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NEW YORK, NY - FEBRUARY 22:  (NEW YORK DAILIES OUT)  Jeremy Lin #17 of the New York Knicks in action against the Atlanta Hawks on February 22, 2012 at Madison Square Garden in New York City. The Knicks defeated the Hawks 99-82. NOTE TO USER: User expressly acknowledges and agrees that, by downloading and/or using this Photograph, user is consenting to the terms and conditions of the Getty Images License Agreement.  (Photo by Jim McIsaac/Getty Images) Bye bye, Lin. (Jim McIsaac/Getty Images)

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Knicks May Let Jeremy Lin Go

Just a few days ago, as Jeremy Lin was set to sign a $25 million three-year offer sheet with the Houston Rockets, Knicks prognosticators were absolutely convinced the club would match the offer and keep the 6'3" point guard/marketing sensation in New York, never mind the "poison pill" third year  salary of over $15 million. After all, Lin is a goldmine, money is no object for the Knicks, and if he plays at the same level he did during last season's admittedly small sample of games, he could be the difference that makes the Knicks semi-plausible title contenders rather than a first or second-round playoff club, right?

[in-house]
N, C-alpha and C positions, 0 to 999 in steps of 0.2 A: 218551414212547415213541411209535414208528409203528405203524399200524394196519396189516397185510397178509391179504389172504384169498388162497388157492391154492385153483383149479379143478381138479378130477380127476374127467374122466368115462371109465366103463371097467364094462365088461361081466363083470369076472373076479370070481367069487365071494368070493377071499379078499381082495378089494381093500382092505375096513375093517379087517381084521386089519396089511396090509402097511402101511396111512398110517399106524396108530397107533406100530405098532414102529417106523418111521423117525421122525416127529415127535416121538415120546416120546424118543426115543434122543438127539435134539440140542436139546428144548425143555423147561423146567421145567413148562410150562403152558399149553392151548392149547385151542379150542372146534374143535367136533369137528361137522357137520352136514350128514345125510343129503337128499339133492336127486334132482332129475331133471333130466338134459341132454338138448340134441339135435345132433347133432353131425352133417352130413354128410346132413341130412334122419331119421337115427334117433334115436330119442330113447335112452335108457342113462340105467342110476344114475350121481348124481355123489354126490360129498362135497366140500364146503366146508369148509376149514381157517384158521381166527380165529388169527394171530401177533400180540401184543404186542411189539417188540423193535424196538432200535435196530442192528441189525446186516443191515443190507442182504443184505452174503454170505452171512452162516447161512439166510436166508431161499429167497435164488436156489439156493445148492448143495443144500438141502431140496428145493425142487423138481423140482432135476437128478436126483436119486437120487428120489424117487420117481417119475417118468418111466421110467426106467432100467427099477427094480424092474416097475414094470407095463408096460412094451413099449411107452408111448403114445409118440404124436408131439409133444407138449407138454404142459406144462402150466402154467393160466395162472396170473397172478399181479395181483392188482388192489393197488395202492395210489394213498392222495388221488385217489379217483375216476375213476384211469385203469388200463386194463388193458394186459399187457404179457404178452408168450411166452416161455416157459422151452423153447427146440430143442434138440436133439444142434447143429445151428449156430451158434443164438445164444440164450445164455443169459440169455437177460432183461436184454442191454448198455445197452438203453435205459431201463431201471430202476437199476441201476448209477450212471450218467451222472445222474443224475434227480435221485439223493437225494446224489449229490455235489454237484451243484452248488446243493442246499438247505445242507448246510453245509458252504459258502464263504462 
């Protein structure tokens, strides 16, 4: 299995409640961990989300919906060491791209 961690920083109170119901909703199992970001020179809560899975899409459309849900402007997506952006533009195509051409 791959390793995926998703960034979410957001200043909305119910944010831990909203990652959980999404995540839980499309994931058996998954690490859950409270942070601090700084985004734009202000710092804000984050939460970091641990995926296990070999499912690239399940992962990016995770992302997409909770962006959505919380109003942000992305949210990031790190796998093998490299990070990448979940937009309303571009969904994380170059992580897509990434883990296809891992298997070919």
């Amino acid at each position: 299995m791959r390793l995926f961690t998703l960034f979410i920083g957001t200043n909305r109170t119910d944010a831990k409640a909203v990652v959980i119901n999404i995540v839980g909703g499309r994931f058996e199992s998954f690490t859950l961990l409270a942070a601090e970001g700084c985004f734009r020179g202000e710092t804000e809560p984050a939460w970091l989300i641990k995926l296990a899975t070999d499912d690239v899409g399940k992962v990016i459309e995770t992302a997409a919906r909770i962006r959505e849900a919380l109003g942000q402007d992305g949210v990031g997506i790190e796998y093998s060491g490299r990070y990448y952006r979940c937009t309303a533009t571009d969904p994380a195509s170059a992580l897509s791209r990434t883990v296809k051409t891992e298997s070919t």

Wrong — maybe. After the Knicks traded for their ex-point guard Raymond Felton last night — in a move that noone had predicted — Lin's future with the club is in doubt. The Knicks already have veteran backups for Lin in Jason Kidd and Pablo Prigioni, so why do they need another one? Felton himself told an ABC affiliate in South Carolina that the Knicks were no longer pursuing Lin, and multiple reports since have backed him up (although other "sources" in the swirl of rumors say Lin will stay.) It's true that the real price tag for keeping Lin, thanks to the luxury tax, would be even higher than Houston's already overpriced contract, and the Knicks just refused to match Landry Fields' own crazy $19 million offer from the Toronto Raptors. But Knicks owner James Dolan has never been shy about paying tens of millions of dollars in luxury taxes, and thus, inevitably, talk turns to conspiracy theories: Did Lin anger the boss by agreeing to secretly renegotiate his first contract offer with Houston?

To cap it all off, wise veteran Jason Kidd, who was supposedly going to mentor Lin, was arrested around 2 a.m. in Southampton last night after drunkenly crashing his Escalade into a telephone pole. The Knicks have until just before midnight on Tuesday to respond to the Rockets' offer, which could mean two more days of sports soap opera and terrible Jeremy Lin puns.

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Photo: Jim McIsaac/2012 Jim McIsaac